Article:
Inventory, for a merchandising firm, represents to cost of product purchased but not yet sold.  When the product is sold, inventory is decreased and cost of goods sold on the income statement is increased.  Inventory, for a manufacturing firm, is comprised of raw materials, work in process, and finished goods.  Inventory value on the balance sheet is based on the cost flow assumption used by the company (LIFO, FIFO, or weighted average).  Hence two companies’ financial statements are not comparable unless both use the same costing method. 

    Prepaid Expenses
    Prepaid expenses appears on the balance sheet when a company has paid for such items as supplies, insurance coverage, and rental rights prior to the time when these items will be used in carrying out the operations of the business.  In the period these assets are used up, prepaid expense on the balance sheet decreases and an expense is recognized on the income statement. 

    Property, Plant, and Equipment (net)
    Property (land) is reported on the balance sheet at its historical cost.  Plant (buildings) and equipment are reported on the balance sheet at their historical cost less accumulated depreciation.  Accumulated depreciation is that portion of historical cost that has already been recognized as depreciation expense on the income statement.  To the extent the buildings and equipment are related to a firm’s manufacturing activity, the related depreciation expense becomes part of factory overhead.  The factory overhead is reflected in work in process inventory, then in finished goods inventory, and finally in cost of goods sold.  If the buildings and equipment are not related to manufacturing activity, the related depreciation expense will be reported as part of operating expenses.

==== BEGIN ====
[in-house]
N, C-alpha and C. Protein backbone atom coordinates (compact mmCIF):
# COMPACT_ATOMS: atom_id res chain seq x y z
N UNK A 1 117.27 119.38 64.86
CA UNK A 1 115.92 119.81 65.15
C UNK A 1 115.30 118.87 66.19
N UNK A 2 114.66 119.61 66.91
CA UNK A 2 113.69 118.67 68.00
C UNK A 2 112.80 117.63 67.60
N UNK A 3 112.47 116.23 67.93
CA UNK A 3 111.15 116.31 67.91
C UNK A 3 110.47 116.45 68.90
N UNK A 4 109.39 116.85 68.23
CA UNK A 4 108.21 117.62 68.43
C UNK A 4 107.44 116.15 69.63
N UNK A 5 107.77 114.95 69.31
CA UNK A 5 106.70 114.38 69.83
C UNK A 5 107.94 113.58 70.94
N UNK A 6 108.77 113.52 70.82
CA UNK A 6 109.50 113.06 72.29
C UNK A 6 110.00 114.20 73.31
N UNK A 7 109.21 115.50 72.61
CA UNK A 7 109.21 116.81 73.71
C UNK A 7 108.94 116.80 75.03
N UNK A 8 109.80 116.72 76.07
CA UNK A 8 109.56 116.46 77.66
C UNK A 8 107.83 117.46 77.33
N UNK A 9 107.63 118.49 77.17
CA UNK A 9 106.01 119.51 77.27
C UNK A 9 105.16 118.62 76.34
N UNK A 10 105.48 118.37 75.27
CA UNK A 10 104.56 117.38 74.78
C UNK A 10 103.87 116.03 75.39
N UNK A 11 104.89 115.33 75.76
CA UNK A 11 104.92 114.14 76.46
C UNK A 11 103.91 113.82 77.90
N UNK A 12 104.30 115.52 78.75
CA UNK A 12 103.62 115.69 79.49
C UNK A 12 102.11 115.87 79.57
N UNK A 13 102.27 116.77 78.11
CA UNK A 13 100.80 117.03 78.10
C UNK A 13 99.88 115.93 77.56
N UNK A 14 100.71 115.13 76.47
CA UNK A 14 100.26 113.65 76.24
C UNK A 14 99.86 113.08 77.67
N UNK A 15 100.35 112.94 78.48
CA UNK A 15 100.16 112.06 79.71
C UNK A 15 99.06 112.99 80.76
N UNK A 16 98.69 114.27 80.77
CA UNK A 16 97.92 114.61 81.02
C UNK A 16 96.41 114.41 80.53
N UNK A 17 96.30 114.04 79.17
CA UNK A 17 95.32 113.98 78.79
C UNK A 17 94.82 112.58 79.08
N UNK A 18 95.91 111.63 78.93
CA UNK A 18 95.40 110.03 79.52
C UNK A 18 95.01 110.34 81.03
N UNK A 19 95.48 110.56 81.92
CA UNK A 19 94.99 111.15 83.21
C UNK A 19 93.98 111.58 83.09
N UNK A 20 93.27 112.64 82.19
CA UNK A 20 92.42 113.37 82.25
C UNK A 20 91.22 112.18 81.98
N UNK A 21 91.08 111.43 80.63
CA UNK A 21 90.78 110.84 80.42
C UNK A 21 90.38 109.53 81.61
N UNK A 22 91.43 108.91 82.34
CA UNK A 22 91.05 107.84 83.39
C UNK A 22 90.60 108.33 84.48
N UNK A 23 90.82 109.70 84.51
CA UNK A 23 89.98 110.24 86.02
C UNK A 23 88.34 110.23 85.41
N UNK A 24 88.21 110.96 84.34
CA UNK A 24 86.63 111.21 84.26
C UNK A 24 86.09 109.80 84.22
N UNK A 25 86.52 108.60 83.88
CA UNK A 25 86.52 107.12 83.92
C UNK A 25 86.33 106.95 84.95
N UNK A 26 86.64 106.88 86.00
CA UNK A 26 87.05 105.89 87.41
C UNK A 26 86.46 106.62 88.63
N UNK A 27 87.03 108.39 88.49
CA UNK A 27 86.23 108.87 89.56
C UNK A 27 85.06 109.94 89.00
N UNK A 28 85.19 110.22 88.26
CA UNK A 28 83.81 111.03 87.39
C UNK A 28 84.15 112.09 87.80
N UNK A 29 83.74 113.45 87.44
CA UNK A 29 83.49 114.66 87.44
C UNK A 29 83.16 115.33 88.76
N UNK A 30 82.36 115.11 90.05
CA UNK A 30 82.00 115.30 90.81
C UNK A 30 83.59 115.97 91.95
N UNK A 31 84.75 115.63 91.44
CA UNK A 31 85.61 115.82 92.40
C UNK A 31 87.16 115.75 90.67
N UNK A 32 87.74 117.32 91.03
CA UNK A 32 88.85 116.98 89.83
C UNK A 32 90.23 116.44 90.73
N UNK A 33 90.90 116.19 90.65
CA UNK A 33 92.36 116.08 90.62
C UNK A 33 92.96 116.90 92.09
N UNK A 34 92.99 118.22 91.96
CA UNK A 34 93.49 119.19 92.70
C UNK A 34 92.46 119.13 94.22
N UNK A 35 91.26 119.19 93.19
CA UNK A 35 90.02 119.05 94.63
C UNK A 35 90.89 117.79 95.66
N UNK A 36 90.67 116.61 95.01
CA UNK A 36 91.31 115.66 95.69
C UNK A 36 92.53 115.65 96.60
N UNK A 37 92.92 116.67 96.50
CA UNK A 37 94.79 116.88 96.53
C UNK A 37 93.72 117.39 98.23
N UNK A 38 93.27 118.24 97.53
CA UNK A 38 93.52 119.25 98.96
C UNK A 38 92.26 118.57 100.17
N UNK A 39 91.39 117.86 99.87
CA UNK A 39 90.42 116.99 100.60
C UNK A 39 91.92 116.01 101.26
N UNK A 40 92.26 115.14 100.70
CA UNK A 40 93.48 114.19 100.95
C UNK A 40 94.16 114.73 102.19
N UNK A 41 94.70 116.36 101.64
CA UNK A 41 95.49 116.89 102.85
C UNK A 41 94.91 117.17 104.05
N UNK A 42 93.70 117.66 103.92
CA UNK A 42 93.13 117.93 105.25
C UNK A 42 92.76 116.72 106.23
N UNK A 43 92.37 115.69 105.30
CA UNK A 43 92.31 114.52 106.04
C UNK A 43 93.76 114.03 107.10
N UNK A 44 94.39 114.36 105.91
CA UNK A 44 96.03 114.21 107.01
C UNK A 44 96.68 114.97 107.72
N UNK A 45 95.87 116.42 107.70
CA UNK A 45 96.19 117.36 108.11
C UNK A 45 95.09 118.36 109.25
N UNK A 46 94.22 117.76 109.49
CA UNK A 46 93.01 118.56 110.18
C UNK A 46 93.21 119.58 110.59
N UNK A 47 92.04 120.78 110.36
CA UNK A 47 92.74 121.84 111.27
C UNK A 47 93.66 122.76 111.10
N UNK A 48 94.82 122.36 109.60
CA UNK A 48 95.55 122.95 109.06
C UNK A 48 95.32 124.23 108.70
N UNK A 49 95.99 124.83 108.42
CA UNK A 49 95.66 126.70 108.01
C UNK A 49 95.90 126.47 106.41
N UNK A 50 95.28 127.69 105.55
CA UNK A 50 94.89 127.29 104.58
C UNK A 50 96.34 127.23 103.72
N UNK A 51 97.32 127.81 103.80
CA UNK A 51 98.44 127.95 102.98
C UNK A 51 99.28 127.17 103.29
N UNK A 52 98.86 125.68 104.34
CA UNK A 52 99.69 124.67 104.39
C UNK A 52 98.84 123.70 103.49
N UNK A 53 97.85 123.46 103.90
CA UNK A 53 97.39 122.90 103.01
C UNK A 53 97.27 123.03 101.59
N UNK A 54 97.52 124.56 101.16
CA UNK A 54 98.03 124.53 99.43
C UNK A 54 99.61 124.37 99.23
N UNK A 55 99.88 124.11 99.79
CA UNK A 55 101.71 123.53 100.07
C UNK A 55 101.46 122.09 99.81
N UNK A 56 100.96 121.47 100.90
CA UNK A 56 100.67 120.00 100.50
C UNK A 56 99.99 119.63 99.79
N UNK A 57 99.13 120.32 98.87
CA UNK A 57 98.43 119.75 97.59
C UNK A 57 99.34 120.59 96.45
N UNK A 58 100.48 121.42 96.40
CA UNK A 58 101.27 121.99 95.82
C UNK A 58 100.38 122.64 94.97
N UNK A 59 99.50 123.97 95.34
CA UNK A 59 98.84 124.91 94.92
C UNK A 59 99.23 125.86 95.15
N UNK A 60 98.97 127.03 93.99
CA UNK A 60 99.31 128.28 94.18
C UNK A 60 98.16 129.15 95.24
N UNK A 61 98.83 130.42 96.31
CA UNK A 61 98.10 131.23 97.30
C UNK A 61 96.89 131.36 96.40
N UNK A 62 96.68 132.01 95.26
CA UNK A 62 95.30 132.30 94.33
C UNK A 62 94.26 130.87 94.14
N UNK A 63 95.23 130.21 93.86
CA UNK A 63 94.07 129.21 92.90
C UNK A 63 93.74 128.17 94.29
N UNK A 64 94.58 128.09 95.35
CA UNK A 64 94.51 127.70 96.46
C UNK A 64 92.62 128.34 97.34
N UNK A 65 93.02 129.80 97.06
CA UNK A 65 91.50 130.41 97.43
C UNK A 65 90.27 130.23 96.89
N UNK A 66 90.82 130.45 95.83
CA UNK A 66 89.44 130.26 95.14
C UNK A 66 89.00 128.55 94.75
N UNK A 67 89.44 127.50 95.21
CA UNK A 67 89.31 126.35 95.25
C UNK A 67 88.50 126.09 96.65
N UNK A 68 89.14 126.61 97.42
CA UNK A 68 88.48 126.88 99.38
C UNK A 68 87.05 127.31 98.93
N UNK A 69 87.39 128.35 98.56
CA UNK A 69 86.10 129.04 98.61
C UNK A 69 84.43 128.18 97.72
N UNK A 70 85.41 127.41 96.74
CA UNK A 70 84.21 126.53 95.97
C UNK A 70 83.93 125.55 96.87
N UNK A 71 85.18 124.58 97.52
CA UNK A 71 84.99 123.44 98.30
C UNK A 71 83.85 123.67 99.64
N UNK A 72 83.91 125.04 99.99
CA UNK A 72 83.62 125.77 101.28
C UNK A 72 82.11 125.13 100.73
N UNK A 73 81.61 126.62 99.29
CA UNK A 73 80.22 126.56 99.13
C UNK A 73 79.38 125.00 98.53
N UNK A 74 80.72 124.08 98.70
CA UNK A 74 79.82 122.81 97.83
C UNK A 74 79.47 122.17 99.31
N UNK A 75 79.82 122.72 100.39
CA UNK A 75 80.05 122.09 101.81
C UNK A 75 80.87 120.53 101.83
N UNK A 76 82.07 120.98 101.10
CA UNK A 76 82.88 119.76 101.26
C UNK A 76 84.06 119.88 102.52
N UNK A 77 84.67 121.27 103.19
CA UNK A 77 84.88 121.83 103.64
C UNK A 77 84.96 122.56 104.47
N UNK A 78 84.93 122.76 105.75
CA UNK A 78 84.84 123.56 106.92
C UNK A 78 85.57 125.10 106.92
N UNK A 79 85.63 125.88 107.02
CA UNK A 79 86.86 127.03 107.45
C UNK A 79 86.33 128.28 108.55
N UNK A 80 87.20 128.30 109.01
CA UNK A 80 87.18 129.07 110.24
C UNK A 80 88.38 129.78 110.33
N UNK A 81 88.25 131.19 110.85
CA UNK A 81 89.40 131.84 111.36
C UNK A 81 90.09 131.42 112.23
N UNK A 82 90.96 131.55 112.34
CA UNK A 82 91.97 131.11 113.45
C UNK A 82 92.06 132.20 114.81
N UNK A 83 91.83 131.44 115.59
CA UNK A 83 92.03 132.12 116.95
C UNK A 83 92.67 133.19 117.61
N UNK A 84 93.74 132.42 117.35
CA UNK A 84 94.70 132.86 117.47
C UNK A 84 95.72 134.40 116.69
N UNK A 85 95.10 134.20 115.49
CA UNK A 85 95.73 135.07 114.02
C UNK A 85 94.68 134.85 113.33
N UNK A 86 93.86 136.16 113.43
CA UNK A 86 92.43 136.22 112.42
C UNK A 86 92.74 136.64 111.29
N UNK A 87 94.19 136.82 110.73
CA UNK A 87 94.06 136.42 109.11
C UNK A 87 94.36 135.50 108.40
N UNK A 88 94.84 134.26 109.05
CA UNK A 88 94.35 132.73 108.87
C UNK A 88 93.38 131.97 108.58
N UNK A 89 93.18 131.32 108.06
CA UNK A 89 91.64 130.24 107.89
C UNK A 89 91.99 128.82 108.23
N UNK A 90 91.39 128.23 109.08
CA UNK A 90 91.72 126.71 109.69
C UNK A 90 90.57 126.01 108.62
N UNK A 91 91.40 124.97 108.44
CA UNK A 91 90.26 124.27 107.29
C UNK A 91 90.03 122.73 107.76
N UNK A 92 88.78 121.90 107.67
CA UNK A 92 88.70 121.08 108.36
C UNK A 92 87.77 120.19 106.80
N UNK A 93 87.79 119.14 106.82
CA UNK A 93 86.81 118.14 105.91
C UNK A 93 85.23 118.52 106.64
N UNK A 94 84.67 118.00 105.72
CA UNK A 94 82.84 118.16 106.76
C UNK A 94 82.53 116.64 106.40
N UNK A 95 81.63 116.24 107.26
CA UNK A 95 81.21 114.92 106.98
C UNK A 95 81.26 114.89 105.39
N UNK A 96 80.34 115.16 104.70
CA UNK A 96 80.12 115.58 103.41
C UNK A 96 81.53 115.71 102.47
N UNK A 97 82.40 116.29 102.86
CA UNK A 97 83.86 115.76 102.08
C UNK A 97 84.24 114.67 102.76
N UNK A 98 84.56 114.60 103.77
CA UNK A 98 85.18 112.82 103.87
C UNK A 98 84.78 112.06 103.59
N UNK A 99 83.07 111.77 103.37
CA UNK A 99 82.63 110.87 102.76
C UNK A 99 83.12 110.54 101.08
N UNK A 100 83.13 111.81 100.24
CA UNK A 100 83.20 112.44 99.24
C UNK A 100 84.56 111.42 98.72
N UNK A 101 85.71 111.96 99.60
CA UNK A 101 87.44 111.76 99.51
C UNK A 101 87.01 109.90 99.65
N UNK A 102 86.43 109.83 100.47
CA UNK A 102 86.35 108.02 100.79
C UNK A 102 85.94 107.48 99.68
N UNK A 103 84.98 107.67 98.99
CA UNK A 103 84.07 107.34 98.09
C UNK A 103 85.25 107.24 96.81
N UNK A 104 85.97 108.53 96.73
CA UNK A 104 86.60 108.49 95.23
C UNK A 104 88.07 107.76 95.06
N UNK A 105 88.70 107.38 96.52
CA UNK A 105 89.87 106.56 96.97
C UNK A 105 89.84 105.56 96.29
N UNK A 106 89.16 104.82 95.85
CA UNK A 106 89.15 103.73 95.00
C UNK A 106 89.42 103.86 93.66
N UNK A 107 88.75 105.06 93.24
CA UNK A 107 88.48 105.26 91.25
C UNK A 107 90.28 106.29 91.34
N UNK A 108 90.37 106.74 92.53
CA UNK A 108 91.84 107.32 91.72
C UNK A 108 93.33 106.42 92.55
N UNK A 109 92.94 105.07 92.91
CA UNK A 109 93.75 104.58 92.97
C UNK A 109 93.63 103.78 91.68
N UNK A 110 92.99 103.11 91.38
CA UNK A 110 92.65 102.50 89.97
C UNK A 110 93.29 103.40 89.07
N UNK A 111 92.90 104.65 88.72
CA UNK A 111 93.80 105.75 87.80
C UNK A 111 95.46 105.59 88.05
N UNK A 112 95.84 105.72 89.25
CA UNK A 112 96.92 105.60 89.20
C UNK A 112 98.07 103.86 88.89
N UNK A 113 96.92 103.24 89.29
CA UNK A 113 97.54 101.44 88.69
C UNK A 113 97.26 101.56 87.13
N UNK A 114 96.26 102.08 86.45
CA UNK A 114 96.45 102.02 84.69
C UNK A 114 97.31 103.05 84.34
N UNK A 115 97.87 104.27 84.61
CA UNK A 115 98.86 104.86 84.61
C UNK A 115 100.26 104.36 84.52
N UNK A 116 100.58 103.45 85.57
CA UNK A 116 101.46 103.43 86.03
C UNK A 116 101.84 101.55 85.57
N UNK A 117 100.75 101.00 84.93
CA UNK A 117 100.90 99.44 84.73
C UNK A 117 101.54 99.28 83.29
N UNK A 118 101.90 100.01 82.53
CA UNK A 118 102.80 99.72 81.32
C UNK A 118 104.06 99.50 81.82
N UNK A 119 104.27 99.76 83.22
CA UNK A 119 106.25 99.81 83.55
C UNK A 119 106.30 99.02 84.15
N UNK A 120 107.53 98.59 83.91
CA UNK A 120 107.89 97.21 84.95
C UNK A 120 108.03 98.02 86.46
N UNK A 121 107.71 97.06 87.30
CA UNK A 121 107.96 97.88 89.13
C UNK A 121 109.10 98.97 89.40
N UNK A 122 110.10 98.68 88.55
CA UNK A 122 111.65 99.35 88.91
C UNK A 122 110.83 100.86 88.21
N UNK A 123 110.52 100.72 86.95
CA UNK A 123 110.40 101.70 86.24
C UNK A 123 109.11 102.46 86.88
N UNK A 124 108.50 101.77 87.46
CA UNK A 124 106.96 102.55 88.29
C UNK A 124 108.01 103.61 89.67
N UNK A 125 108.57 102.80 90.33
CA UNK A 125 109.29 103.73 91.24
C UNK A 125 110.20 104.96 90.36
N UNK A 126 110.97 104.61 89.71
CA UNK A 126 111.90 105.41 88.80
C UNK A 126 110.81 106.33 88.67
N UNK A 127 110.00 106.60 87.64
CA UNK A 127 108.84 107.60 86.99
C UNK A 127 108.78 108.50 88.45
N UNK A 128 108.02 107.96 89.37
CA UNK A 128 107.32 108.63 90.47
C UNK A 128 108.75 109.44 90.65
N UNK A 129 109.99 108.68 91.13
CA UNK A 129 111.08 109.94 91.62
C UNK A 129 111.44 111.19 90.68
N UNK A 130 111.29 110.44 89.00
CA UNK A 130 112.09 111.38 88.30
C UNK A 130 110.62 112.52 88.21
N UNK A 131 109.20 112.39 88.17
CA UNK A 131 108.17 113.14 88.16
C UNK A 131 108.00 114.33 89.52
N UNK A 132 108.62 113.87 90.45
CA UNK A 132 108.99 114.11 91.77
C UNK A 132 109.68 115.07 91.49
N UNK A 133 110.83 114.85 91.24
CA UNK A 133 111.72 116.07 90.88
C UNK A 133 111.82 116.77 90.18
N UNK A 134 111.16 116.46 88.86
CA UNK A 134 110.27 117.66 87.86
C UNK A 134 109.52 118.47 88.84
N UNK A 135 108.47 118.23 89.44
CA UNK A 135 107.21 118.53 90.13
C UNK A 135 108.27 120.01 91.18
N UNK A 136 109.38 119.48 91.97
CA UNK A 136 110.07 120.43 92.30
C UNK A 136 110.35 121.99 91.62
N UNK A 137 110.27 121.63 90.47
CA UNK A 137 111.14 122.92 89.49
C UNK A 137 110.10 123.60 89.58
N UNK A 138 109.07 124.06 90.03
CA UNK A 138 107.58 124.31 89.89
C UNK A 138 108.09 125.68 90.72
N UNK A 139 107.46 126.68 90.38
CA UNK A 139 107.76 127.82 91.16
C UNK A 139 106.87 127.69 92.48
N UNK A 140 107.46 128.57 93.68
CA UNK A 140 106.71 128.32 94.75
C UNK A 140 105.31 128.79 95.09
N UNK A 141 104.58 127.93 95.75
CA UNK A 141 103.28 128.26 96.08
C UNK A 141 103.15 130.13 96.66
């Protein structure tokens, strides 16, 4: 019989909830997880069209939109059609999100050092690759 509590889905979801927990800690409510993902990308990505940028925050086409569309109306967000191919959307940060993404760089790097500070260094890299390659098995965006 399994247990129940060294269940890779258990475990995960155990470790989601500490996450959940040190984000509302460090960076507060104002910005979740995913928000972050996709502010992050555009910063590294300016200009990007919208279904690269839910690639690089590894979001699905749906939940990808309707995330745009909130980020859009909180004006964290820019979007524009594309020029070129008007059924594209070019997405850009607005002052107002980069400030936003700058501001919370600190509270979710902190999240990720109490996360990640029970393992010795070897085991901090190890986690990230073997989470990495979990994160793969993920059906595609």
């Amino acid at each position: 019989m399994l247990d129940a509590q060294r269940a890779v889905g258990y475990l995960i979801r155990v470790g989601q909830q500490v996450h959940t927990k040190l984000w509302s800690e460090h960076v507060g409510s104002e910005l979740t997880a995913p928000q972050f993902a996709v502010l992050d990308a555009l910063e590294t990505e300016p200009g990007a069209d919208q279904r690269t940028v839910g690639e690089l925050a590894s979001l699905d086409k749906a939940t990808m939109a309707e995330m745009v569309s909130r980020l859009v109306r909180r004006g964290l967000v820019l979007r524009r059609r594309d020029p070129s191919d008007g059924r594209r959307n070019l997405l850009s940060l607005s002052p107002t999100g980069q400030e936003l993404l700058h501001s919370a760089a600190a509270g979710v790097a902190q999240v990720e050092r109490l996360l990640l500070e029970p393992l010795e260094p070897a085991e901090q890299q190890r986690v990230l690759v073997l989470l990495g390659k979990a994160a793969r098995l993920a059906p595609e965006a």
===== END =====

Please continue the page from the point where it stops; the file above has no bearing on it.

Intangible Assets
    Intangible assets include such assets as copyrights, patents, trade names, trademarks, and goodwill. To the extent the intangible assets are related to a firm’s manufacturing activity, the related amortization expense becomes part of factory overhead.  The factory overhead is reflected in work in process inventory, then in finished goods inventory, and finally in cost of goods sold.  If the intangibles are not related to manufacturing activity, the related amortization expense will be reported as part of operating expenses.

    Investments
    This category of non-current assets is comprised of investments in financial securities.  These securities are reported on the balance sheet at their fair market value unless they are securities without a market value or they are debt securities that management intends to hold to maturity.

    Current Liabilities
    Current liabilities are those liabilities expected to be paid off with current assets or replaced with other current liabilities.

    Accounts Payable
    Accounts payable represents a liability to merchandise (or raw material) suppliers for inventory acquired but not yet paid for.

    Accrued Liabilities
    “Accrued liabilities” is a balance sheet caption that summarizes numerous liabilities stemming from the incurring of operating expenses before the period of payment.  For example, during the last week of the year the employees may work for the company, but payday may occur after year-end.  The cost of the employee services in reported as an expense of the year, and a liability for wages is recorded and reported as part of accrued liabilities on the balance sheet.  Other liabilities included in accrued liabilities include property taxes payable, rent payable, and utilities payable.

    Interest Payable
    Interest payable is the liability for interest cost incurred but not yet paid by the end of the period.

    Income Tax Payable
    Income tax payable represents that portion of the company’s current year income tax liability that remains unpaid at year-end.

    Deferred Income Tax Liability
    This liability results principally from the use of accelerated depreciation on the corporate tax return while the straight-line method is used on the income statement.  Accelerated depreciation means that, in the early years of the life of a depreciable asset more than the straight-line amount of depreciation expense is used on the tax return to decrease the current year income tax liability.  This defers the payment of the tax to the later years of the asset’s life when, because of lower amounts of depreciation expense on the tax return, the company’s tax liability is high. 

    Notes Payable
    A note payable typically arises when cash is borrowed from a financial institution in exchange for a promissory note.  The note may be either a current or a long-term liability.  The note is reported on the balance sheet at the present value of future cash payments to be made, discounted at the effective rate of interest on the note.